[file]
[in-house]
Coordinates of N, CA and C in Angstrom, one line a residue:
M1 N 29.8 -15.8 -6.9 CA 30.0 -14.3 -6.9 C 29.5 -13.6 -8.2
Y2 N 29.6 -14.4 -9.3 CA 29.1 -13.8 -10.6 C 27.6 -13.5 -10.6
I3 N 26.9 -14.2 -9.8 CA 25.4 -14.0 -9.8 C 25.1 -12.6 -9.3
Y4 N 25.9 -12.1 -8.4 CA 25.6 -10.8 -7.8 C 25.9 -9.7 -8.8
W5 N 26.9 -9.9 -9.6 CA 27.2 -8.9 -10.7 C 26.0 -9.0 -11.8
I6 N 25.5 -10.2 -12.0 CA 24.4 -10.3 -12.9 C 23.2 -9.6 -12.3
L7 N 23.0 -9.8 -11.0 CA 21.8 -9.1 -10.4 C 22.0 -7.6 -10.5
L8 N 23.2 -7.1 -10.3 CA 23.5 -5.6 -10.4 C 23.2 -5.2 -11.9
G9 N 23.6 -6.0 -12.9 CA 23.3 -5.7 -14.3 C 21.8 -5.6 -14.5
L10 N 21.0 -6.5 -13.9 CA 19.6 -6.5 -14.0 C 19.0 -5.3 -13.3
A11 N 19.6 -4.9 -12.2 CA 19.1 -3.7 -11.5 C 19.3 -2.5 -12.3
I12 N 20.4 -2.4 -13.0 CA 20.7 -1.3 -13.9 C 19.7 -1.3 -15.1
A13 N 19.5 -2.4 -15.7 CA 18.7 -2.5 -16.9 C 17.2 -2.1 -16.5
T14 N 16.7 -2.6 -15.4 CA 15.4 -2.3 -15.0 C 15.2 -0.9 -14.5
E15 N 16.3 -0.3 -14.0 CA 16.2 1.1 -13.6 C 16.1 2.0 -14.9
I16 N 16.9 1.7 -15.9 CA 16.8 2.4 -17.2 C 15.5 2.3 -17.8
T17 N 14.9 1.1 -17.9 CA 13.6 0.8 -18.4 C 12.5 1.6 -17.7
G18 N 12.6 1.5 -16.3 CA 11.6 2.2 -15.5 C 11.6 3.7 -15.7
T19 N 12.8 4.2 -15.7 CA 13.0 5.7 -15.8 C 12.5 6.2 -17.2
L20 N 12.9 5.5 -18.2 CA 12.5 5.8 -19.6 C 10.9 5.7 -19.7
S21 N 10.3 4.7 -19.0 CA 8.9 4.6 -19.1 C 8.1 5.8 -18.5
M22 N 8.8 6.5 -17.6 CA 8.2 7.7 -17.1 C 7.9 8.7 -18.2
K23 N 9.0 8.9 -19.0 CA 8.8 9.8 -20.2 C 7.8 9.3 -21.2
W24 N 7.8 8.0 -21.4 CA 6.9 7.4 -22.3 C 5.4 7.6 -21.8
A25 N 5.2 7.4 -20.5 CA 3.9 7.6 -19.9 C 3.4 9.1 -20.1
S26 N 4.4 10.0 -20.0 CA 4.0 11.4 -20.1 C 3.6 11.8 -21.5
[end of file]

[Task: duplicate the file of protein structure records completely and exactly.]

[in-house]
Coordinates of N, CA and C in Angstrom, one line a residue:
M1 N 29.8 -15.8 -6.9 CA 30.0 -14.3 -6.9 C 29.5 -13.6 -8.2
Y2 N 29.6 -14.4 -9.3 CA 29.1 -13.8 -10.6 C 27.6 -13.5 -10.6
I3 N 26.9 -14.2 -9.8 CA 25.4 -14.0 -9.8 C 25.1 -12.6 -9.3
Y4 N 25.9 -12.1 -8.4 CA 25.6 -10.8 -7.8 C 25.9 -9.7 -8.8
W5 N 26.9 -9.9 -9.6 CA 27.2 -8.9 -10.7 C 26.0 -9.0 -11.8
I6 N 25.5 -10.2 -12.0 CA 24.4 -10.3 -12.9 C 23.2 -9.6 -12.3
L7 N 23.0 -9.8 -11.0 CA 21.8 -9.1 -10.4 C 22.0 -7.6 -10.5
L8 N 23.2 -7.1 -10.3 CA 23.5 -5.6 -10.4 C 23.2 -5.2 -11.9
G9 N 23.6 -6.0 -12.9 CA 23.3 -5.7 -14.3 C 21.8 -5.6 -14.5
L10 N 21.0 -6.5 -13.9 CA 19.6 -6.5 -14.0 C 19.0 -5.3 -13.3
A11 N 19.6 -4.9 -12.2 CA 19.1 -3.7 -11.5 C 19.3 -2.5 -12.3
I12 N 20.4 -2.4 -13.0 CA 20.7 -1.3 -13.9 C 19.7 -1.3 -15.1
A13 N 19.5 -2.4 -15.7 CA 18.7 -2.5 -16.9 C 17.2 -2.1 -16.5
T14 N 16.7 -2.6 -15.4 CA 15.4 -2.3 -15.0 C 15.2 -0.9 -14.5
E15 N 16.3 -0.3 -14.0 CA 16.2 1.1 -13.6 C 16.1 2.0 -14.9
I16 N 16.9 1.7 -15.9 CA 16.8 2.4 -17.2 C 15.5 2.3 -17.8
T17 N 14.9 1.1 -17.9 CA 13.6 0.8 -18.4 C 12.5 1.6 -17.7
G18 N 12.6 1.5 -16.3 CA 11.6 2.2 -15.5 C 11.6 3.7 -15.7
T19 N 12.8 4.2 -15.7 CA 13.0 5.7 -15.8 C 12.5 6.2 -17.2
L20 N 12.9 5.5 -18.2 CA 12.5 5.8 -19.6 C 10.9 5.7 -19.7
S21 N 10.3 4.7 -19.0 CA 8.9 4.6 -19.1 C 8.1 5.8 -18.5
M22 N 8.8 6.5 -17.6 CA 8.2 7.7 -17.1 C 7.9 8.7 -18.2
K23 N 9.0 8.9 -19.0 CA 8.8 9.8 -20.2 C 7.8 9.3 -21.2
W24 N 7.8 8.0 -21.4 CA 6.9 7.4 -22.3 C 5.4 7.6 -21.8
A25 N 5.2 7.4 -20.5 CA 3.9 7.6 -19.9 C 3.4 9.1 -20.1
S26 N 4.4 10.0 -20.0 CA 4.0 11.4 -20.1 C 3.6 11.8 -21.5